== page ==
Oct. 1, 2004
R. Alexander Creighton, M.D.
Soccer Team Physician
University of North Carolina
Injury to the anterior cruciate ligament (ACL) is a common problem in the athletic population. In the United States in any given year, it is estimated that roughly 1 of every 3000 people will suffer an ACL injury, with nearly 70% of these occurring during a sporting activity. The mechanism of injury usually involves twisting of the knee during deceleration. Landing awkwardly, landing with the knee straight after jumping, or changing directions suddenly while running put the ACL at risk for injury. Most ACL injuries are "non-contact" and do not involve a collision with another player. The incidence of ACL injuries has been reported to be greater in women than men. Data from soccer, basketball, and volleyball suggest that women are 3 to 7 times more likely to tear their ACL than men. On average women are five years younger then men when they rupture their ACL. Possible explanations for the gender difference in the rate of ACL injuries are intrinsic factors such as differences in anatomy, hormones, generalized laxity and neuromuscular function or extrinsic factors such as coaching, training, and conditioning techniques.
The anatomic differences that may predispose women to an ACL injury include a wider pelvis, increased genu valgum ("knock knee"), increased external tibial torsion ("out-toeing"), a narrower intercondylar notch, and a smaller ACL. These anatomic differences all place the women's ACL at a mechanical disadvantage compared to men.
In general, women have greater ligamentous laxity than men. There may be a hormonal basis for this difference. There are receptors for the female hormones estrogen and progesterone in the ACL. These hormones influence the cells on the surface of the ACL, the cells that make up the fibers of the ACL and the blood vessels of the ACL. Some studies have shown that an increase in estrogen concentration may decrease the strength of the ligament. Corresponding with this increase of estrogen, some authors have found a higher incidence of ACL tears during the ovulatory phase (days 5 through 12) of the menstrual cycle.
Some of the most interesting, and possibly most helpful findings have been looking at the neuromuscular differences between women and men. Some female athletes have a tendency to fire their quadriceps first before their hamstrings in response to the lower leg moving forward called anterior tibial translation. The problem with this is that the hamstring muscles decrease anterior tibial force, like a brake in a car, which is protective to the ACL. In contrast, the quadriceps pull the tibia forward, thus placing additional stress on the ACL.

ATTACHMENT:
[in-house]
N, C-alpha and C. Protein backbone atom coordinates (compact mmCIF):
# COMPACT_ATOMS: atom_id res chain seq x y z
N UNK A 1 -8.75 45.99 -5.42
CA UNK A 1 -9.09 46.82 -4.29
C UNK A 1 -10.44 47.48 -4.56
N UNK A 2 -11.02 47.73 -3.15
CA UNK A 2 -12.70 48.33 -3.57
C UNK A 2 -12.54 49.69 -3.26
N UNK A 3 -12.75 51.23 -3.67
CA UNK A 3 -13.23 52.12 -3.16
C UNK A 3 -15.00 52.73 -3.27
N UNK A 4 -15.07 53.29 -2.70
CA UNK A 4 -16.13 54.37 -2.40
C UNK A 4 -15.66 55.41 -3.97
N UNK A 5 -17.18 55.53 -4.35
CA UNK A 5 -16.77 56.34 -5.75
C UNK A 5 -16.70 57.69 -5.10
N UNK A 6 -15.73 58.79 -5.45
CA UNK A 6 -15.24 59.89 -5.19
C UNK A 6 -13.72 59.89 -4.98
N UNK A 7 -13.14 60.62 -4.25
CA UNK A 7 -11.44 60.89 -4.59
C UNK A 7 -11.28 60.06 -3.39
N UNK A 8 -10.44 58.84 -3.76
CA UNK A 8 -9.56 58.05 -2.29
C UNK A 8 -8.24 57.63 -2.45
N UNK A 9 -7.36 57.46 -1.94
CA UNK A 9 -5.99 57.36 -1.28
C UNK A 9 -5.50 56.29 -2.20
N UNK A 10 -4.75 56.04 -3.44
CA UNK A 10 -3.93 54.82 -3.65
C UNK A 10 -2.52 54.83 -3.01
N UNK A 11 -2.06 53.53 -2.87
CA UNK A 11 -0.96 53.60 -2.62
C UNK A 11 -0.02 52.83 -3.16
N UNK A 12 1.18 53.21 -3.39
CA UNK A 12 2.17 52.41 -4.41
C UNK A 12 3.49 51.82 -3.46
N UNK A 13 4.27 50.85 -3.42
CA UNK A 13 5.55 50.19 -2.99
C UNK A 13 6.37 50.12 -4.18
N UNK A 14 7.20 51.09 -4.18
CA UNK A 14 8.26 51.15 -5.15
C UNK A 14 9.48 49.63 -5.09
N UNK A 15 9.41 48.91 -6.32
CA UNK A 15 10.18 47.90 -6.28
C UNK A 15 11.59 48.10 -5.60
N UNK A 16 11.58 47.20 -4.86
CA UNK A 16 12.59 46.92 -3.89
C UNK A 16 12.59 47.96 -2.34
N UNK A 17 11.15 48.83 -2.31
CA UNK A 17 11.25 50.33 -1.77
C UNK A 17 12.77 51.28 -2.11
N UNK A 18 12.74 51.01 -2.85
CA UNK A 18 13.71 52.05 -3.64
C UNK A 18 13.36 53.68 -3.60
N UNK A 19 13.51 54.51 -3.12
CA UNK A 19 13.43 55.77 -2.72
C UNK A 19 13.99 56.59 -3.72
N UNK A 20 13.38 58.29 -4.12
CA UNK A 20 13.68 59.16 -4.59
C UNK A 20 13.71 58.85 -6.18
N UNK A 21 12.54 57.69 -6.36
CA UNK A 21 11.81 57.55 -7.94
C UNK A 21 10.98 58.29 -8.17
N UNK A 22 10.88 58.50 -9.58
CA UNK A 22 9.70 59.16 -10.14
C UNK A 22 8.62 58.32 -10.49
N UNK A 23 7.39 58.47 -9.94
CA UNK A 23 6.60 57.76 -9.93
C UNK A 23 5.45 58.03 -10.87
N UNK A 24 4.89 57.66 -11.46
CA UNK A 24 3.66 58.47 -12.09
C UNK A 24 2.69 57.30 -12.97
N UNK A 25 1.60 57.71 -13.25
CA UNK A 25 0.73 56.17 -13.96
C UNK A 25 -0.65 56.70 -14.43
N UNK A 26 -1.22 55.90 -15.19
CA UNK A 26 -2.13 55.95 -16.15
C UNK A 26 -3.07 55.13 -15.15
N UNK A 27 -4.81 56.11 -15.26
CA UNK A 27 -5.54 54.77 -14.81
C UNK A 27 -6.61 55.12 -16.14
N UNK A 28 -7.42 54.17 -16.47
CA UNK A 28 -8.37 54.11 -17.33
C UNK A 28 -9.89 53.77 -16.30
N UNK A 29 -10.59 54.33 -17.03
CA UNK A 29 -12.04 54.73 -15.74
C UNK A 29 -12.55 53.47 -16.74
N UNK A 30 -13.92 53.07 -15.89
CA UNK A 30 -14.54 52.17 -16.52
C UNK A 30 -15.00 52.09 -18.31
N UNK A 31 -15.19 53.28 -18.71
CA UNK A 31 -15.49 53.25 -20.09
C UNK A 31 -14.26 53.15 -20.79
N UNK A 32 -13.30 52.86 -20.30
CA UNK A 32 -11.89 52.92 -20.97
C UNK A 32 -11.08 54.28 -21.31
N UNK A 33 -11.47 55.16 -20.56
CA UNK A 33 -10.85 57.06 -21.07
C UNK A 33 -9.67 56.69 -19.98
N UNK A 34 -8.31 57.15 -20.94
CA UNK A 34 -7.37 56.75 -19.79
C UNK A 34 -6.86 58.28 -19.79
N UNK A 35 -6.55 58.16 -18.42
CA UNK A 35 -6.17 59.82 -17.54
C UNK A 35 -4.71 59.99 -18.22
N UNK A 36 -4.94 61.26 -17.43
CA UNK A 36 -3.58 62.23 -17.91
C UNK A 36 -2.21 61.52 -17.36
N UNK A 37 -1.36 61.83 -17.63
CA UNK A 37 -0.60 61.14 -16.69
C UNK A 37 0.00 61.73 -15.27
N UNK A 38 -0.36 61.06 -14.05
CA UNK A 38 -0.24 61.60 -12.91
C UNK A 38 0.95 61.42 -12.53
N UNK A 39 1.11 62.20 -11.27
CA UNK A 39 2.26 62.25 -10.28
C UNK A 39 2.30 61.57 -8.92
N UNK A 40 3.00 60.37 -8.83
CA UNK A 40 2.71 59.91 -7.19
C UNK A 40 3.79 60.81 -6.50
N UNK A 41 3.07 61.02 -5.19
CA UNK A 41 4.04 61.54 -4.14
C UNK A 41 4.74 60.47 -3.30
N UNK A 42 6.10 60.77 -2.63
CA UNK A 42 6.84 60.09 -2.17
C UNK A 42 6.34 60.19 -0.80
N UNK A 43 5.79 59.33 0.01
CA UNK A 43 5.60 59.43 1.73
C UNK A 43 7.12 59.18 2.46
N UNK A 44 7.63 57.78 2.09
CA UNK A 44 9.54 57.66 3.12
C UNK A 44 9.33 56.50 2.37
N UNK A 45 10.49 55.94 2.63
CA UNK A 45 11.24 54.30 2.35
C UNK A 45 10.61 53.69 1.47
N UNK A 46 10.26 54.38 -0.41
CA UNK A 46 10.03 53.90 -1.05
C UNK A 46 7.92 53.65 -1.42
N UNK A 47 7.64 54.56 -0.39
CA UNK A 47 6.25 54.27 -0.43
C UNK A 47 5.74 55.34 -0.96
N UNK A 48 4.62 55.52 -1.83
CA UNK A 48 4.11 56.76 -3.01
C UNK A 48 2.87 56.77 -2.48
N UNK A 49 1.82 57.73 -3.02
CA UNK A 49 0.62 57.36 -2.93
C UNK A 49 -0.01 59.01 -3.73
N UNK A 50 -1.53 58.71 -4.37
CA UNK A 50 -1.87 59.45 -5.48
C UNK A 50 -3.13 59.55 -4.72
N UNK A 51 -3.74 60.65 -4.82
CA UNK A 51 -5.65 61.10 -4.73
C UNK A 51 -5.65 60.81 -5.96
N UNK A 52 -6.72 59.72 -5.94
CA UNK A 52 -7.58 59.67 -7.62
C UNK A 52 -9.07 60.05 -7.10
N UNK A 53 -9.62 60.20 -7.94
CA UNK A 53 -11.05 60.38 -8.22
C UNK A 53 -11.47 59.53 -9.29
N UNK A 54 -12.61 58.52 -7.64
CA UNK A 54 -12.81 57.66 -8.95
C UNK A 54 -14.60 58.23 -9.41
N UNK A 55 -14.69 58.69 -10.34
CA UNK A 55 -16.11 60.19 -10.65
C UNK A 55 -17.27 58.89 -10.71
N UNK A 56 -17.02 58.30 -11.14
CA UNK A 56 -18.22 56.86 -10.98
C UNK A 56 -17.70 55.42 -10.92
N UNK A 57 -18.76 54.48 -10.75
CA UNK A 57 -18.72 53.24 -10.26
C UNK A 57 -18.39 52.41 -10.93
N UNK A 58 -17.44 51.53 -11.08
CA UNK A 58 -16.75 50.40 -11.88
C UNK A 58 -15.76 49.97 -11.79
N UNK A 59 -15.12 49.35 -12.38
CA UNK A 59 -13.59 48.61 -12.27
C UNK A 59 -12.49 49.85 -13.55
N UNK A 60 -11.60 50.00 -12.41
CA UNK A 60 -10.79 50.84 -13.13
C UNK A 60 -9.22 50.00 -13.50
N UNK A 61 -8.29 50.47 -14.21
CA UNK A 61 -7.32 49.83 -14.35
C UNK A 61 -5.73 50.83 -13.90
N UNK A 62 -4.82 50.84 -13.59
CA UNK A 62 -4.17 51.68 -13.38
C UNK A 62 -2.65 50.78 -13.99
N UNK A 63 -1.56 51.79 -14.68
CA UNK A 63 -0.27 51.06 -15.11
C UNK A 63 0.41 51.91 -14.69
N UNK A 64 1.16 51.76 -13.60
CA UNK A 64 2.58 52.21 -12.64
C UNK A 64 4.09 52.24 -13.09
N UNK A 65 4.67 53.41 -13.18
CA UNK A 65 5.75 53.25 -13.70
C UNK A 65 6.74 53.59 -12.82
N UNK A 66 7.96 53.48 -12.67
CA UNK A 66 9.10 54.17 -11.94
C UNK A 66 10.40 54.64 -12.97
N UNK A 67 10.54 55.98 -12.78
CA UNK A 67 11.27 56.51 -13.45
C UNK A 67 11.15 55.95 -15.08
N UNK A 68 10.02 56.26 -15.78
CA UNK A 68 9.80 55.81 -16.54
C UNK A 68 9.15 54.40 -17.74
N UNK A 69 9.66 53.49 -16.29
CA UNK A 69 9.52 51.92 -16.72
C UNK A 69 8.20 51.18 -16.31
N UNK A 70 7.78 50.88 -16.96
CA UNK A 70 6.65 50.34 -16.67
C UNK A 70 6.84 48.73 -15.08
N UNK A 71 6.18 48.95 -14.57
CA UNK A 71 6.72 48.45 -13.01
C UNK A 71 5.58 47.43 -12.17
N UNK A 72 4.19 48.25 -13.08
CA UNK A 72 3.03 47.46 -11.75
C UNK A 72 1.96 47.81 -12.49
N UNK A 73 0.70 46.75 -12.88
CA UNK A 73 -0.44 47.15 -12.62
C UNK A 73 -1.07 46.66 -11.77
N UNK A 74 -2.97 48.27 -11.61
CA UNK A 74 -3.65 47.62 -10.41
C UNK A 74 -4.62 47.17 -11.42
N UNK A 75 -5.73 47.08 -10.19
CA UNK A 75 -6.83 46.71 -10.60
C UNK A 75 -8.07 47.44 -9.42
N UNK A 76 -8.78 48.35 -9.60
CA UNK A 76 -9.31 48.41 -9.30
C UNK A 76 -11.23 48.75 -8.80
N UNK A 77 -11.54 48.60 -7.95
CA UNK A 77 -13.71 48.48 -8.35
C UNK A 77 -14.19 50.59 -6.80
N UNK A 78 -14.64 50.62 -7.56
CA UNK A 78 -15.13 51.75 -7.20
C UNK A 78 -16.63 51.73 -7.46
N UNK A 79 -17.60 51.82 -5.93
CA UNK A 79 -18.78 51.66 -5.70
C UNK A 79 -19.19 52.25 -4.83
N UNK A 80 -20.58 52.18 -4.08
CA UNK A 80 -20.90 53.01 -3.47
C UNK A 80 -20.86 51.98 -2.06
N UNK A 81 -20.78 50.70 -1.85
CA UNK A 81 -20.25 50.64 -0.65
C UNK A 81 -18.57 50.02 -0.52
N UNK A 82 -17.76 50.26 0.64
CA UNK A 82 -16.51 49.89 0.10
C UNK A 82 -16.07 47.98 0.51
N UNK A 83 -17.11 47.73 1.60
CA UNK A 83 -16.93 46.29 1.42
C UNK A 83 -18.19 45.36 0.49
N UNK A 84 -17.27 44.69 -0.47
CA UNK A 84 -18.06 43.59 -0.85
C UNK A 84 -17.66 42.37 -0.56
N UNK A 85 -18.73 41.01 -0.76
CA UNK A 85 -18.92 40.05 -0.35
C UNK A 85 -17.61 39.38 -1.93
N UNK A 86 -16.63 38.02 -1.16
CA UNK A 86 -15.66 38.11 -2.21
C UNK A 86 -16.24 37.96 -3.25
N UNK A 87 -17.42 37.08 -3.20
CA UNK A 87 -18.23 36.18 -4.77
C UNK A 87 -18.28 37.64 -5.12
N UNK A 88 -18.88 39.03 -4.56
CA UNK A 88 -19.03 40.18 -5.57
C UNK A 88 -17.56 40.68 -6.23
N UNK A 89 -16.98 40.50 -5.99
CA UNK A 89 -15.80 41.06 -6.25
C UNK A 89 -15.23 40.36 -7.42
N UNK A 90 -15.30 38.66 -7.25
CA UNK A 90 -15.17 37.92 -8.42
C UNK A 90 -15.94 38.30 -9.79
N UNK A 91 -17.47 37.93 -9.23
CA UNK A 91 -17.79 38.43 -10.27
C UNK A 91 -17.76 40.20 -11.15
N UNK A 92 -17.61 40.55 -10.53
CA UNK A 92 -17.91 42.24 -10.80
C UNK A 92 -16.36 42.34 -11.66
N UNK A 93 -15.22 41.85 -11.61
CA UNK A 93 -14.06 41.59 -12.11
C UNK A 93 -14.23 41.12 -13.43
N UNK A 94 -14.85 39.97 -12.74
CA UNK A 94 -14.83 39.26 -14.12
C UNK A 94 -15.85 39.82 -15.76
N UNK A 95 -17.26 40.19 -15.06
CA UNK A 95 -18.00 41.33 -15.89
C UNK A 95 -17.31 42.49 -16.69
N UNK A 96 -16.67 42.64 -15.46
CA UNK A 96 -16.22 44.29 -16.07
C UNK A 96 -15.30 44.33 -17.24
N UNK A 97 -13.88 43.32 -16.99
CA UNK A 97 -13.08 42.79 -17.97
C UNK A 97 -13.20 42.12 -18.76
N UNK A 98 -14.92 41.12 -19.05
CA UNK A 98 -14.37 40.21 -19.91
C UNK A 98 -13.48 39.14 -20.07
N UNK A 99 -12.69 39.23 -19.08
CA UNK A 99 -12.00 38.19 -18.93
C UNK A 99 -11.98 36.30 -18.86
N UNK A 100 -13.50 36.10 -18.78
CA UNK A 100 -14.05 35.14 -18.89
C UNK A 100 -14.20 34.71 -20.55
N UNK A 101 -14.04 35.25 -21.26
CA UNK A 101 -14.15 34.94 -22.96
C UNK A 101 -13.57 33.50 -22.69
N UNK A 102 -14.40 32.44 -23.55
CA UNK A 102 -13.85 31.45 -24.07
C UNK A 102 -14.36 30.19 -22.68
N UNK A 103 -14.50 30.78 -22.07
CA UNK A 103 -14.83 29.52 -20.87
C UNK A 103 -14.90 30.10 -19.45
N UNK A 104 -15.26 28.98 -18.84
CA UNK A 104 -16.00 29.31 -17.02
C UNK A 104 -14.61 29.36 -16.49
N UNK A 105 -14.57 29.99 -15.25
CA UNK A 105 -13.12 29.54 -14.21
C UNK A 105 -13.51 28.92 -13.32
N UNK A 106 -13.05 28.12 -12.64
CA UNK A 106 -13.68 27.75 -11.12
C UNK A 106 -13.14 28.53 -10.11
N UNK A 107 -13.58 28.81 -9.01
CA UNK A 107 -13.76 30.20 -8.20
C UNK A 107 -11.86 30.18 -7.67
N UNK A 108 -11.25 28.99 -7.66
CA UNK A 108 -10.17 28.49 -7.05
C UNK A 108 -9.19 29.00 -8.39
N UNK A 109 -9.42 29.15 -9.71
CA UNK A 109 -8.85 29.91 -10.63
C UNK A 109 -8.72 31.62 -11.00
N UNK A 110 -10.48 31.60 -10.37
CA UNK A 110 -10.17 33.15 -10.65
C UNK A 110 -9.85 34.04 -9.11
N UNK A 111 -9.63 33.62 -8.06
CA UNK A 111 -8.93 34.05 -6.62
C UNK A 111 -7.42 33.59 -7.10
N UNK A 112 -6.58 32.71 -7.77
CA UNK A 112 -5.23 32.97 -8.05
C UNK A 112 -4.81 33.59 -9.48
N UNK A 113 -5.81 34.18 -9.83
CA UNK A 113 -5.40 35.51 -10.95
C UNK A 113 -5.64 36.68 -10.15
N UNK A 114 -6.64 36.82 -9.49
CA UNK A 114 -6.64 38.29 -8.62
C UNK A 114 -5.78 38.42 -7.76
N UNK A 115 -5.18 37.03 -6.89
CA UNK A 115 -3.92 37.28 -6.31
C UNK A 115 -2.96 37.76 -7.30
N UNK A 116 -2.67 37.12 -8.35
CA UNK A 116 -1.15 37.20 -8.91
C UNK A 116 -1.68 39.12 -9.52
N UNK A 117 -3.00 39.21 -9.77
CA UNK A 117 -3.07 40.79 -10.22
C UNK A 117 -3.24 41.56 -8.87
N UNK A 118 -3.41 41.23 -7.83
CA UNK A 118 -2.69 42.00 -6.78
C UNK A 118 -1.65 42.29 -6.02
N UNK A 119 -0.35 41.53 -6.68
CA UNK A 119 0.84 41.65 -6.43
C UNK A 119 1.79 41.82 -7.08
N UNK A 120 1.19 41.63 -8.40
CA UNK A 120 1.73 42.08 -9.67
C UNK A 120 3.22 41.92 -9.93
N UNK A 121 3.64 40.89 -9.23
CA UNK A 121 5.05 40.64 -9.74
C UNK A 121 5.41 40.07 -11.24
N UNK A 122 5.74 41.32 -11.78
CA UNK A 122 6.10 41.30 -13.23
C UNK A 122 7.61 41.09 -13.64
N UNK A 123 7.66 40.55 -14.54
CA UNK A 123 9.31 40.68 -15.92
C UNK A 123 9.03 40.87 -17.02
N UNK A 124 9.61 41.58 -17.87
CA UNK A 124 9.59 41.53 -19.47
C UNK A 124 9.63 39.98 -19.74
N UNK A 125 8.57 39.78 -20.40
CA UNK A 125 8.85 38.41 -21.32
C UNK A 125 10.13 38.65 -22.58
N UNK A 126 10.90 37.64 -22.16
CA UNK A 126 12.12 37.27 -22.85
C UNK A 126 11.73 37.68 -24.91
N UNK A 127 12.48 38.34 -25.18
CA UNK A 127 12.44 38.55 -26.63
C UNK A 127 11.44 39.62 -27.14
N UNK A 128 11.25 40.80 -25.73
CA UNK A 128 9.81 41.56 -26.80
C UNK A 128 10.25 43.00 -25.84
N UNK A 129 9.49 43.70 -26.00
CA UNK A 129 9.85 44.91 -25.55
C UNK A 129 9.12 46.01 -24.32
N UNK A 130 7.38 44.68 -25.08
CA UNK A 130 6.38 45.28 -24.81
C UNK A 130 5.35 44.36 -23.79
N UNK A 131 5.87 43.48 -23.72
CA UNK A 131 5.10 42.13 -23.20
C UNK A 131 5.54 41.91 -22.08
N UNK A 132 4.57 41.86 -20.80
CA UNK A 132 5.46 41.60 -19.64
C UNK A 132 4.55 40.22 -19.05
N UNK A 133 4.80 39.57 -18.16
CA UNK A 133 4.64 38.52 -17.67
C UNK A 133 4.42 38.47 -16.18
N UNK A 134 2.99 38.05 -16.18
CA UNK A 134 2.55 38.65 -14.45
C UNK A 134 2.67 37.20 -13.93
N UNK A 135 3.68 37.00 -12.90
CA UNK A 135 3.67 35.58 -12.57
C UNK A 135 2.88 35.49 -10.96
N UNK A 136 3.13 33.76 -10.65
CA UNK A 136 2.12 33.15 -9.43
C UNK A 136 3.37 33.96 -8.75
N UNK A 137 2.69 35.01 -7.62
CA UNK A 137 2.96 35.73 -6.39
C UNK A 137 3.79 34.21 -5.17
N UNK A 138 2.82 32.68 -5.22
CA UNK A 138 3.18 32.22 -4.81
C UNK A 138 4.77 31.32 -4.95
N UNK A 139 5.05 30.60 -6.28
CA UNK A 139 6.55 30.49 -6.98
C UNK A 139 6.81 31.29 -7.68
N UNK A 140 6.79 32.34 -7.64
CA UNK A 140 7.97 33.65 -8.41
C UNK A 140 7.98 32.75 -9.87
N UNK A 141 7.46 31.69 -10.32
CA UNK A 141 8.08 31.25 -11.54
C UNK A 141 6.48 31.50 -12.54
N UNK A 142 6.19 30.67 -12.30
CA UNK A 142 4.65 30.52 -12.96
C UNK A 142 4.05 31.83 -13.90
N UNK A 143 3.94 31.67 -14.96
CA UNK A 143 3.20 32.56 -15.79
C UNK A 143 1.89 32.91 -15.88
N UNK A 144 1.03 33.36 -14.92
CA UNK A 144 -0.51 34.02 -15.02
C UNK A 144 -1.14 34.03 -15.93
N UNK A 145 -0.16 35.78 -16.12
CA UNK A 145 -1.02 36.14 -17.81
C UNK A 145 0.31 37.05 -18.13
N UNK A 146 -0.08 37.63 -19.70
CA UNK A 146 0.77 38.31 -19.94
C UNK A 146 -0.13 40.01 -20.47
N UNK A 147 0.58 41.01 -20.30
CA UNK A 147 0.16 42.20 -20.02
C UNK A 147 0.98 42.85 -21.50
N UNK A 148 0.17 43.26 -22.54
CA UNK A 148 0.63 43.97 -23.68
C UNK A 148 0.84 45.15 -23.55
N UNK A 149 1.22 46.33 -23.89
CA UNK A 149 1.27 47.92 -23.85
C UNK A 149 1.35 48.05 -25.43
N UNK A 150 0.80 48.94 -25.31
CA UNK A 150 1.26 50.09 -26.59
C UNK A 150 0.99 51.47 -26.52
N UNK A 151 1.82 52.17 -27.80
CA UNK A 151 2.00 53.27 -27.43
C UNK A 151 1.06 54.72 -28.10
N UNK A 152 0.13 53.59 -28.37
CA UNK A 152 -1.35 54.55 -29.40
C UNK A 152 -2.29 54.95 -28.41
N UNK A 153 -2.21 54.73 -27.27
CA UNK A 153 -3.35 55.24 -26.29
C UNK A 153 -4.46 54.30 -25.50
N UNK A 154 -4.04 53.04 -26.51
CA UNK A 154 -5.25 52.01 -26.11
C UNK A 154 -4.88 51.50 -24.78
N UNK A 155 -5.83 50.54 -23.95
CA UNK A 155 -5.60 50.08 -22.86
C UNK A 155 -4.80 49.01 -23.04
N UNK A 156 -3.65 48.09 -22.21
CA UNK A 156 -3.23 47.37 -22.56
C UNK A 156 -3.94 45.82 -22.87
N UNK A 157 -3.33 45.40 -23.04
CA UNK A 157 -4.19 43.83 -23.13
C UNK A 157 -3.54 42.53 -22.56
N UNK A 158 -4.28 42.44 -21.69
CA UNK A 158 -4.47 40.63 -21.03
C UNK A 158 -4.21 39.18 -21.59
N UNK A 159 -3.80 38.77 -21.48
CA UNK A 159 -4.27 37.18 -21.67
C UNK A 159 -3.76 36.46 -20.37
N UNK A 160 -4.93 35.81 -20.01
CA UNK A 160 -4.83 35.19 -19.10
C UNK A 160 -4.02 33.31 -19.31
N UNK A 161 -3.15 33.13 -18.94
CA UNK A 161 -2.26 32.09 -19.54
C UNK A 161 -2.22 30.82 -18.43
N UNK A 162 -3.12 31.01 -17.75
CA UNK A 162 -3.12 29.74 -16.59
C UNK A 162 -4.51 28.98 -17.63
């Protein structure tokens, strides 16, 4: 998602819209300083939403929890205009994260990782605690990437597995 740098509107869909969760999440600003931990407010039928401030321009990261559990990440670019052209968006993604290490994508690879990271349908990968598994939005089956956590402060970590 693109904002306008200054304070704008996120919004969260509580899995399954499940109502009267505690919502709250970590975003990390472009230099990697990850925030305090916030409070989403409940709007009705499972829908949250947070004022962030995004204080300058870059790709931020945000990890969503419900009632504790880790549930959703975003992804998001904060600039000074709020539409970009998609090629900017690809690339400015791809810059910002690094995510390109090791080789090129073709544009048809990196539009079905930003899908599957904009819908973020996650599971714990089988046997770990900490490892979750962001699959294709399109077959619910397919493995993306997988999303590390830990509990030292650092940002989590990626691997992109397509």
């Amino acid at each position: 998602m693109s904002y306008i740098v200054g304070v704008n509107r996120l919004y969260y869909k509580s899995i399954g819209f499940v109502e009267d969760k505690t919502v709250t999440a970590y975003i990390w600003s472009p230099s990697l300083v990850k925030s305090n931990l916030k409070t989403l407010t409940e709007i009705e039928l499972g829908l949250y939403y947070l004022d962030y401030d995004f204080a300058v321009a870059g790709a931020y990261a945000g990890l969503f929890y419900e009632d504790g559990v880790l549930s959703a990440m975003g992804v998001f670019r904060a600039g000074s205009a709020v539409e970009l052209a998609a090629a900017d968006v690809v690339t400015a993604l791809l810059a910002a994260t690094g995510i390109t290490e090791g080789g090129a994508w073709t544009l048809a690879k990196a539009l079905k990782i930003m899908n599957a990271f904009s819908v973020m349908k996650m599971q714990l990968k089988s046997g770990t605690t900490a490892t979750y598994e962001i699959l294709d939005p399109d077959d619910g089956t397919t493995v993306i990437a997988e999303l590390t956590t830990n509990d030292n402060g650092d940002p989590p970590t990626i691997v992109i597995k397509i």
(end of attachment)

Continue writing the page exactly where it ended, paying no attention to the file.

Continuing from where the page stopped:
Understanding these intrinsic differences and understanding the biomechanics of ACL injuries may influence how we coach, train, and condition our female athletes. For example, evaluation of jumping activities in motion laboratories has found differences between women and men. Women land with lower knee flexion angles than men. When landing from jumping, women on average have their knees approximately 10 degrees straighter than their male counterparts. This is true in both recreational and highly skilled athletes. Landing with a higher knee flexion angle is protective the ACL. It is also known that coaching can influence landing posture.
Fatigue also influences our bodies' protective mechanisms. The endurance of the quadriceps and hamstrings is less for female athletes even when normalized for weight, compared to male athletes. A fatigued athlete begins to stand up straighter, getting out of their athletic position and lowering their knee flexion angle, and putting their ACL at greater risk.
Age may play a role as it relates to level of competition. Female soccer athletes who are less than 16 years of age, who move up to compete at a higher level, are more likely to injure their ACL. Why this occurs is not clear.
The increased rate of ACL tears among female athletes is clearly established. The cause of this is not attributed to just one factor, but is multifactorial. Training regimens and coaching may modify some of these predisposing factors. The effect of jump training programs on high school volleyball players improved their muscle coordination. Even a six week training program may be enough to alter knee injuries in a high school population. Untrained female athletes had a 3.6 times higher incidence of knee injury than trained female athletes and a 4.8 times higher incidence of knee injury than male athletes.
There are ACL prevention programs being established across the country. These programs focus on dynamic motion, postural position, neuromuscular control, and education. If these prevention programs are to be successful, they should be started prior to maturation. Prior to puberty, males and females are very similar in their body habitus and neuromuscular control. It makes sense that these prevention programs would be most successful during the maturation process. Various programs incorporate plyometric exercises, core stability, improving hamstring-quadriceps strength ratio, and understanding advantageous biomechanical positioning. It is essential to the athlete to have good coaching and technique perfection. The success of these programs has yet to be determined, but their influence could be significant for the female athlete in prevention of ACL injuries.